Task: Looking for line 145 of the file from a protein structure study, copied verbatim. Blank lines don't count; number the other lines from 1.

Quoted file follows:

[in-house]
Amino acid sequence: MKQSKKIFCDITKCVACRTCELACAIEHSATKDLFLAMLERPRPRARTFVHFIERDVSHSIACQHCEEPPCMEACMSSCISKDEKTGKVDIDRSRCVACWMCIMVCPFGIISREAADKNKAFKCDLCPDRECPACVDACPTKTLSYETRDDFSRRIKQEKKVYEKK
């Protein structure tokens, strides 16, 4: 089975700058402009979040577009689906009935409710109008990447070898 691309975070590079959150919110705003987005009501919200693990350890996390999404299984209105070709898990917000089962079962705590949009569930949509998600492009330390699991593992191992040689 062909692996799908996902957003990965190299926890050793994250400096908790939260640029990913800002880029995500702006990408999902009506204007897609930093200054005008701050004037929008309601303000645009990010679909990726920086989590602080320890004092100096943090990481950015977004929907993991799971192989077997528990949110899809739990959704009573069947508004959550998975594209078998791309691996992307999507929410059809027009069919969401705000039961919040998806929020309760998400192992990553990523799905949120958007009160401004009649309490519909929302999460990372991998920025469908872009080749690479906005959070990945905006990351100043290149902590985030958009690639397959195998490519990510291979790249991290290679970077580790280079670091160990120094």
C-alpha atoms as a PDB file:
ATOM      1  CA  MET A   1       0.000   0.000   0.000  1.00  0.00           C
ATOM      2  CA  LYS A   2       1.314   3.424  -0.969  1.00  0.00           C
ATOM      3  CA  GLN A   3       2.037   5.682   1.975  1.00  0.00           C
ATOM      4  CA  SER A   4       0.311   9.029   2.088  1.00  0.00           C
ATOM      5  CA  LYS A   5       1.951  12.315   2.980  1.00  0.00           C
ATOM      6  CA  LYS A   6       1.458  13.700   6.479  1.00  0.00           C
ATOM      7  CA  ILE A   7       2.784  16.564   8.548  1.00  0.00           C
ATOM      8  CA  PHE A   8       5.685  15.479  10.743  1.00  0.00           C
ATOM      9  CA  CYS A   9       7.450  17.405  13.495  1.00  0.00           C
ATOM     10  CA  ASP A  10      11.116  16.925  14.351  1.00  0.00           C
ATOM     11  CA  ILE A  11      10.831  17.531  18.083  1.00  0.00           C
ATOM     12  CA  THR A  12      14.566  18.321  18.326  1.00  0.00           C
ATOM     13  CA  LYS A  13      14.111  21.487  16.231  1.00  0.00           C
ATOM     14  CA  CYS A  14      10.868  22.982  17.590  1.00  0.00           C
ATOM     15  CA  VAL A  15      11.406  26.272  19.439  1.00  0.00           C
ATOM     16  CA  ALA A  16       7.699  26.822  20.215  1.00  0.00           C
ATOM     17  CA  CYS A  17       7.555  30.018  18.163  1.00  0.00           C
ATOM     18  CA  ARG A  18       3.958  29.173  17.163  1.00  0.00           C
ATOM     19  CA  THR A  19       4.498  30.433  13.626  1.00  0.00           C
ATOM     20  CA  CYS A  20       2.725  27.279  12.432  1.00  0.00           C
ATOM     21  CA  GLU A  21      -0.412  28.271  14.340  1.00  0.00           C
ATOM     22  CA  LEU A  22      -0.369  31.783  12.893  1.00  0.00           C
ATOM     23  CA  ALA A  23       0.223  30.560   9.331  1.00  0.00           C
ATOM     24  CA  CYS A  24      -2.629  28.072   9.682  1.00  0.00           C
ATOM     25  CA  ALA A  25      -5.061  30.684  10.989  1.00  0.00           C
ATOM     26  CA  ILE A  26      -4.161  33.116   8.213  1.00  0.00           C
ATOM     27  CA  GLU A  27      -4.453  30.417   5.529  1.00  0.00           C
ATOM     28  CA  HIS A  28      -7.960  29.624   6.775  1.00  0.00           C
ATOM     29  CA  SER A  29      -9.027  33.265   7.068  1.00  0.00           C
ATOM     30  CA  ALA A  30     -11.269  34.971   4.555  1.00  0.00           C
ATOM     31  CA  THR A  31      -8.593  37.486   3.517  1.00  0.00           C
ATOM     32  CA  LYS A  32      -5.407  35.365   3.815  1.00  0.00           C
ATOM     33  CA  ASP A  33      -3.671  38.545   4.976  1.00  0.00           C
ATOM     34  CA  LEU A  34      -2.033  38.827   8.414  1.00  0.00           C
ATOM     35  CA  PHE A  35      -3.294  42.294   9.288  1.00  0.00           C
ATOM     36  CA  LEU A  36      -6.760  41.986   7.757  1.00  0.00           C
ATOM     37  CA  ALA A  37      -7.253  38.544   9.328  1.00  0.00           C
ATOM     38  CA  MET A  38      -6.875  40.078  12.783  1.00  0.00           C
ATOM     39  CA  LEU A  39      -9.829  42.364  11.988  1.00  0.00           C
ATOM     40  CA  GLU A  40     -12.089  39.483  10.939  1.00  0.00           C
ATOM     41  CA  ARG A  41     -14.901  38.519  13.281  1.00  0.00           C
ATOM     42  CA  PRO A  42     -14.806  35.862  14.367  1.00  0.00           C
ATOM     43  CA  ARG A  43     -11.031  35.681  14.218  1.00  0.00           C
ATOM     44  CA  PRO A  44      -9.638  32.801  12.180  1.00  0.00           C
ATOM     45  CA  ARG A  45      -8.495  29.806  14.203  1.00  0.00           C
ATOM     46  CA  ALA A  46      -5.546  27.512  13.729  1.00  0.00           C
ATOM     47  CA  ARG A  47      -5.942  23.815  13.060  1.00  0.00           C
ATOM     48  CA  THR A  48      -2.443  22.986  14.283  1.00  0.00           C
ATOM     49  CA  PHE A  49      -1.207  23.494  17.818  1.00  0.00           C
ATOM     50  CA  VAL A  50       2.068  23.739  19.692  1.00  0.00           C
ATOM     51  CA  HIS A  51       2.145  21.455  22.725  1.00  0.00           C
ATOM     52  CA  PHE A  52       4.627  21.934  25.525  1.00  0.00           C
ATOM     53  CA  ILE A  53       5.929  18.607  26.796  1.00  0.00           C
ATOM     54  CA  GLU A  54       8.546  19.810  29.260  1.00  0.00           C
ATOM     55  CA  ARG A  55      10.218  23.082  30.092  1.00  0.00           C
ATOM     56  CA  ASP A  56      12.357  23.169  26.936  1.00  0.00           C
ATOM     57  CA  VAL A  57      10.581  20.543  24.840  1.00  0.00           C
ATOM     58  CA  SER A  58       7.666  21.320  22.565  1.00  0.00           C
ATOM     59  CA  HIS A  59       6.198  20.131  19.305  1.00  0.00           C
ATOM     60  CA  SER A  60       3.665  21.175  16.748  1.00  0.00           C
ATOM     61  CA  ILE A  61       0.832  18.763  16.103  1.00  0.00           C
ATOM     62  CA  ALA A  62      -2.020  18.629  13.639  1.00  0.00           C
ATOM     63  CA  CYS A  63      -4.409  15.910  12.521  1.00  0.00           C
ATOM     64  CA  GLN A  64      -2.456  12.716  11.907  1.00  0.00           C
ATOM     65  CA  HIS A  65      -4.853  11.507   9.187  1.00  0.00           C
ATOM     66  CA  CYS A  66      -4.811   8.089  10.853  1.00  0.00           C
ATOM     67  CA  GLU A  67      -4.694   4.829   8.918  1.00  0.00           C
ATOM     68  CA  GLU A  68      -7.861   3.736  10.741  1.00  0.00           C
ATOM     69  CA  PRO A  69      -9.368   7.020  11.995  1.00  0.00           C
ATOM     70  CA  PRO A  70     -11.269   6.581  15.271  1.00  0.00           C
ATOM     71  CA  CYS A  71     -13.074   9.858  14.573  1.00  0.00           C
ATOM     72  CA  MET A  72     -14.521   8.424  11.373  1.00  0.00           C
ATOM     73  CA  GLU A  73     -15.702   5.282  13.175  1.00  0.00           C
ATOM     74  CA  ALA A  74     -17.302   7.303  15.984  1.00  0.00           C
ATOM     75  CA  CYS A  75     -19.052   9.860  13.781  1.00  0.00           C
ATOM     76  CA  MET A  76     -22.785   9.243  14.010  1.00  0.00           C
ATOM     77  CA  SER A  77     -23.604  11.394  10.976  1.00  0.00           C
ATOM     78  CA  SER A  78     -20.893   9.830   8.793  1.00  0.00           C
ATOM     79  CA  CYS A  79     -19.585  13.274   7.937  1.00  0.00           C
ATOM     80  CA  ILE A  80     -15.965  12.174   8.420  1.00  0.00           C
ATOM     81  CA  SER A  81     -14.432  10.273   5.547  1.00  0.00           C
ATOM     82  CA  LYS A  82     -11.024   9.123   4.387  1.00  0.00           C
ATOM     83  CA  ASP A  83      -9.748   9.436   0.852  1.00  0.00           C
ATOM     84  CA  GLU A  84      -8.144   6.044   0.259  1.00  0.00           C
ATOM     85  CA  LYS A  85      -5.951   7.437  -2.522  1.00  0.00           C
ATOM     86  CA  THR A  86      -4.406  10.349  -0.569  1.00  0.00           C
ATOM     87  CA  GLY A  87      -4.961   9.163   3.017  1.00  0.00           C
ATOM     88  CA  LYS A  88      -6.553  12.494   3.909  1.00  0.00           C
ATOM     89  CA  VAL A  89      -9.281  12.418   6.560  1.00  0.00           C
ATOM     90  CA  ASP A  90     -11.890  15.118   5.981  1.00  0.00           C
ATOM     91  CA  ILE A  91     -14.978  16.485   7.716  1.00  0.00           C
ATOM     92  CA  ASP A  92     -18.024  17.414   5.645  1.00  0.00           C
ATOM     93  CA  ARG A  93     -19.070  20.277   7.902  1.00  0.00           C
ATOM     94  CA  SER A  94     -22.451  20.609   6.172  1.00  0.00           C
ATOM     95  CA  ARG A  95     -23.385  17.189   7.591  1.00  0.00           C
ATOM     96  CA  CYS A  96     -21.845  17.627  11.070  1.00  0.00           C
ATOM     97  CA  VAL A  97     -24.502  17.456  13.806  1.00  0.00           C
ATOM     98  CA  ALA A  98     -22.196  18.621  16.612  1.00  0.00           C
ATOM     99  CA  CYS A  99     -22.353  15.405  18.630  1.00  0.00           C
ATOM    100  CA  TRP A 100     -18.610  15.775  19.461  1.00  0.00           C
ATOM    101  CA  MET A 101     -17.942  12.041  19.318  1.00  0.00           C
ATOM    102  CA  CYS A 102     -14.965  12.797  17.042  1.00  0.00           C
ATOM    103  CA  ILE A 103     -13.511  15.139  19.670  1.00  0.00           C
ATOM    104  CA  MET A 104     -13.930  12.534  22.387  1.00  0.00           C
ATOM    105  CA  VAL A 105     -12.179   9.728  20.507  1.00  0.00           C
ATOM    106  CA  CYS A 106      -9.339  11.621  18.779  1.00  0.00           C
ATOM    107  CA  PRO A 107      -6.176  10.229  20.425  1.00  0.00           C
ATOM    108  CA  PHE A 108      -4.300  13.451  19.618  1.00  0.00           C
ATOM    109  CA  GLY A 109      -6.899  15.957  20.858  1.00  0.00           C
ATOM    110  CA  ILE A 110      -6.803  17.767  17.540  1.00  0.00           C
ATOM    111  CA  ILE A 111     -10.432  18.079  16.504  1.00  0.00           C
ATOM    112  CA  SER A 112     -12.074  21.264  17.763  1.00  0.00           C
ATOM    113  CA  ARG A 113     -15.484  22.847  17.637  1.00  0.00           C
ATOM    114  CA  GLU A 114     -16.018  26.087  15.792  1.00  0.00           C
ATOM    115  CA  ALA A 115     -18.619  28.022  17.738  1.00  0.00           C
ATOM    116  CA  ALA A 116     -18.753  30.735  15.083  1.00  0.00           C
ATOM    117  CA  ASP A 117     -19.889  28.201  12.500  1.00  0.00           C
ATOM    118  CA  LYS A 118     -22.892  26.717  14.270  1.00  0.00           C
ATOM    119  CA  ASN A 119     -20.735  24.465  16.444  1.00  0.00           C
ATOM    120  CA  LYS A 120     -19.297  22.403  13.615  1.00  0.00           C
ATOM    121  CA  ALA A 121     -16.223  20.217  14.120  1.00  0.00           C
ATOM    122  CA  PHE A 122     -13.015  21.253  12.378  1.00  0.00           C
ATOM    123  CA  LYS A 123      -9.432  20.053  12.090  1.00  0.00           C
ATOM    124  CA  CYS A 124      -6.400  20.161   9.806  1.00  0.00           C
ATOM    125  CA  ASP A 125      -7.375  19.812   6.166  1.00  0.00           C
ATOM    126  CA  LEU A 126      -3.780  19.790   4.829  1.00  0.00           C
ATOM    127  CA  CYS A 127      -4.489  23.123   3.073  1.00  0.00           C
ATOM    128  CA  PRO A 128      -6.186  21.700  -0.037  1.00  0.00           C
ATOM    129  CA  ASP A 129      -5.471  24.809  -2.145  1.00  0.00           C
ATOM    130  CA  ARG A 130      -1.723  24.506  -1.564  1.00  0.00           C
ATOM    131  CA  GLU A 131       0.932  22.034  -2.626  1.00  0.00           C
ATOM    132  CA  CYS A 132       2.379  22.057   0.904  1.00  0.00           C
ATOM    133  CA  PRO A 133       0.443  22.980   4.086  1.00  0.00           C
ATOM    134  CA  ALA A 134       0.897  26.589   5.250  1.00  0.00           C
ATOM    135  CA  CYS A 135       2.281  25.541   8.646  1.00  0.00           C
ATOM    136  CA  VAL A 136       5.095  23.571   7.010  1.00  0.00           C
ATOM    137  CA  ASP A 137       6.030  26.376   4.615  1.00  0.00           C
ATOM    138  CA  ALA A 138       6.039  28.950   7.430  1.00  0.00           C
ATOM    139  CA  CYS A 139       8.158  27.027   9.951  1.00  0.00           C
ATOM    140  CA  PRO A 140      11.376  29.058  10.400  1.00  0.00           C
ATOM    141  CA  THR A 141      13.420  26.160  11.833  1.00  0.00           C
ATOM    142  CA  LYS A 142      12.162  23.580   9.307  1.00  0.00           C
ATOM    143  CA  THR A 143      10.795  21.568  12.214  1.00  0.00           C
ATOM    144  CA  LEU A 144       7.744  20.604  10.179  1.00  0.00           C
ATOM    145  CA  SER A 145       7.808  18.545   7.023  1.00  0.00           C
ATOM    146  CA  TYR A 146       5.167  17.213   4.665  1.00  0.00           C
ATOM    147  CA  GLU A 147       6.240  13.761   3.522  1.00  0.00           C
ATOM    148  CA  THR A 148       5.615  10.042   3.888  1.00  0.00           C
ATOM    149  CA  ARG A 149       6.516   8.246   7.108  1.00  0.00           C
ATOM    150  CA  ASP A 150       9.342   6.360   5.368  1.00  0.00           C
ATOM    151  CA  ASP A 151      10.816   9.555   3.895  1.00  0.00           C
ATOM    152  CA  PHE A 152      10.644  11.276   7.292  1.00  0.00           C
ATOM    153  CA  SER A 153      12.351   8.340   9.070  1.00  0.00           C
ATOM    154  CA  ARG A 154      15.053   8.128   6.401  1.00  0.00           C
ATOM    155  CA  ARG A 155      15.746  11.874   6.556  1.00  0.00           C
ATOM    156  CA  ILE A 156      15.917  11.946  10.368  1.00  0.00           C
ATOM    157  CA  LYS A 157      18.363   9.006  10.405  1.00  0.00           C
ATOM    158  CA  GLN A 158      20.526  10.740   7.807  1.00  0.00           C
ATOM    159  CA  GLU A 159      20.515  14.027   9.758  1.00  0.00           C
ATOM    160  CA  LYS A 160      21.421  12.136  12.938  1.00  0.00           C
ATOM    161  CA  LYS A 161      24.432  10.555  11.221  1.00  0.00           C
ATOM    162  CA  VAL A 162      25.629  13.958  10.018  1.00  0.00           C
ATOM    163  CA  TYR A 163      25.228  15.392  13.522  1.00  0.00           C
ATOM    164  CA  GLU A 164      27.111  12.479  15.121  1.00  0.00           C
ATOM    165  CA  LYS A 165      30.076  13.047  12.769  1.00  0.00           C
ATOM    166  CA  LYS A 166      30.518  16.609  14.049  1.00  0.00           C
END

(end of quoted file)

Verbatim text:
ATOM    141  CA  THR A 141      13.420  26.160  11.833  1.00  0.00           C